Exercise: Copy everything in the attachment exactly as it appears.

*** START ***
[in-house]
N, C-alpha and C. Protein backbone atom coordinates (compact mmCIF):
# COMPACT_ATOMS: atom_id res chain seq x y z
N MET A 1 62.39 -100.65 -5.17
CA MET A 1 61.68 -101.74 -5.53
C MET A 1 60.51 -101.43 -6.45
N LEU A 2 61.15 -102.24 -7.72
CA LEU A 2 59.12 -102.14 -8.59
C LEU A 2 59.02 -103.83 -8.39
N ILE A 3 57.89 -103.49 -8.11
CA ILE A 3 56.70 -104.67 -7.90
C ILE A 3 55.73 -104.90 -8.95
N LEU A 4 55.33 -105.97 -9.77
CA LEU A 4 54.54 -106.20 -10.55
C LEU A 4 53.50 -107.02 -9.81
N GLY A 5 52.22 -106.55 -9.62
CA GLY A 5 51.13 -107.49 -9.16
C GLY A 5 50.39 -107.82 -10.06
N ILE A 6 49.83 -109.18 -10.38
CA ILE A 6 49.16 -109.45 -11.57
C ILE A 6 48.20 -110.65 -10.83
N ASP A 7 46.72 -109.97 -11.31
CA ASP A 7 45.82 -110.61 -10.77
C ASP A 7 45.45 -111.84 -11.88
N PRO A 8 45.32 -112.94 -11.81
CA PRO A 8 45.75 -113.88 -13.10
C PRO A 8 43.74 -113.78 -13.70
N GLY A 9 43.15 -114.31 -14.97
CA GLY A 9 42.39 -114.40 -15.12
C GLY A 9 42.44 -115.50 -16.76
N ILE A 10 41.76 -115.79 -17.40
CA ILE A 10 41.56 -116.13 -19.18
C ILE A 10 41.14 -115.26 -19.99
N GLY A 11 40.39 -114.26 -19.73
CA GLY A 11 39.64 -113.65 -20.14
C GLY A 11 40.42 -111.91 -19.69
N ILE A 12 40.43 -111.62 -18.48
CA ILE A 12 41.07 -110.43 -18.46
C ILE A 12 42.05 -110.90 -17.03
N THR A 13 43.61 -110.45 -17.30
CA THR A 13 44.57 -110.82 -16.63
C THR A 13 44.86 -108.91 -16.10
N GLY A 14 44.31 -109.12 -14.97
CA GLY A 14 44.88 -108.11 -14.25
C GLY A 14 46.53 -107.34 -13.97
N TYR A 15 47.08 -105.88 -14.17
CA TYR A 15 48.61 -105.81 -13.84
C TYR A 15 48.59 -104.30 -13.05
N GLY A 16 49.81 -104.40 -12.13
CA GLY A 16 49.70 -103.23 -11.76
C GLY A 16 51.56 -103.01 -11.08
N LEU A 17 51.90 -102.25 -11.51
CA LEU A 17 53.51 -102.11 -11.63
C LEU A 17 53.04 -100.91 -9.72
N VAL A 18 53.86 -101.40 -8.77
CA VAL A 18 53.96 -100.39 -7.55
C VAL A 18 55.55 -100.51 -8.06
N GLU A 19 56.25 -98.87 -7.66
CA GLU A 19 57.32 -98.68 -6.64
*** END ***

[in-house]
N, C-alpha and C. Protein backbone atom coordinates (compact mmCIF):
# COMPACT_ATOMS: atom_id res chain seq x y z
N MET A 1 62.39 -100.65 -5.17
CA MET A 1 61.68 -101.74 -5.53
C MET A 1 60.51 -101.43 -6.45
N LEU A 2 61.15 -102.24 -7.72
CA LEU A 2 59.12 -102.14 -8.59
C LEU A 2 59.02 -103.83 -8.39
N ILE A 3 57.89 -103.49 -8.11
CA ILE A 3 56.70 -104.67 -7.90
C ILE A 3 55.73 -104.90 -8.95
N LEU A 4 55.33 -105.97 -9.77
CA LEU A 4 54.54 -106.20 -10.55
C LEU A 4 53.50 -107.02 -9.81
N GLY A 5 52.22 -106.55 -9.62
CA GLY A 5 51.13 -107.49 -9.16
C GLY A 5 50.39 -107.82 -10.06
N ILE A 6 49.83 -109.18 -10.38
CA ILE A 6 49.16 -109.45 -11.57
C ILE A 6 48.20 -110.65 -10.83
N ASP A 7 46.72 -109.97 -11.31
CA ASP A 7 45.82 -110.61 -10.77
C ASP A 7 45.45 -111.84 -11.88
N PRO A 8 45.32 -112.94 -11.81
CA PRO A 8 45.75 -113.88 -13.10
C PRO A 8 43.74 -113.78 -13.70
N GLY A 9 43.15 -114.31 -14.97
CA GLY A 9 42.39 -114.40 -15.12
C GLY A 9 42.44 -115.50 -16.76
N ILE A 10 41.76 -115.79 -17.40
CA ILE A 10 41.56 -116.13 -19.18
C ILE A 10 41.14 -115.26 -19.99
N GLY A 11 40.39 -114.26 -19.73
CA GLY A 11 39.64 -113.65 -20.14
C GLY A 11 40.42 -111.91 -19.69
N ILE A 12 40.43 -111.62 -18.48
CA ILE A 12 41.07 -110.43 -18.46
C ILE A 12 42.05 -110.90 -17.03
N THR A 13 43.61 -110.45 -17.30
CA THR A 13 44.57 -110.82 -16.63
C THR A 13 44.86 -108.91 -16.10
N GLY A 14 44.31 -109.12 -14.97
CA GLY A 14 44.88 -108.11 -14.25
C GLY A 14 46.53 -107.34 -13.97
N TYR A 15 47.08 -105.88 -14.17
CA TYR A 15 48.61 -105.81 -13.84
C TYR A 15 48.59 -104.30 -13.05
N GLY A 16 49.81 -104.40 -12.13
CA GLY A 16 49.70 -103.23 -11.76
C GLY A 16 51.56 -103.01 -11.08
N LEU A 17 51.90 -102.25 -11.51
CA LEU A 17 53.51 -102.11 -11.63
C LEU A 17 53.04 -100.91 -9.72
N VAL A 18 53.86 -101.40 -8.77
CA VAL A 18 53.96 -100.39 -7.55
C VAL A 18 55.55 -100.51 -8.06
N GLU A 19 56.25 -98.87 -7.66
CA GLU A 19 57.32 -98.68 -6.64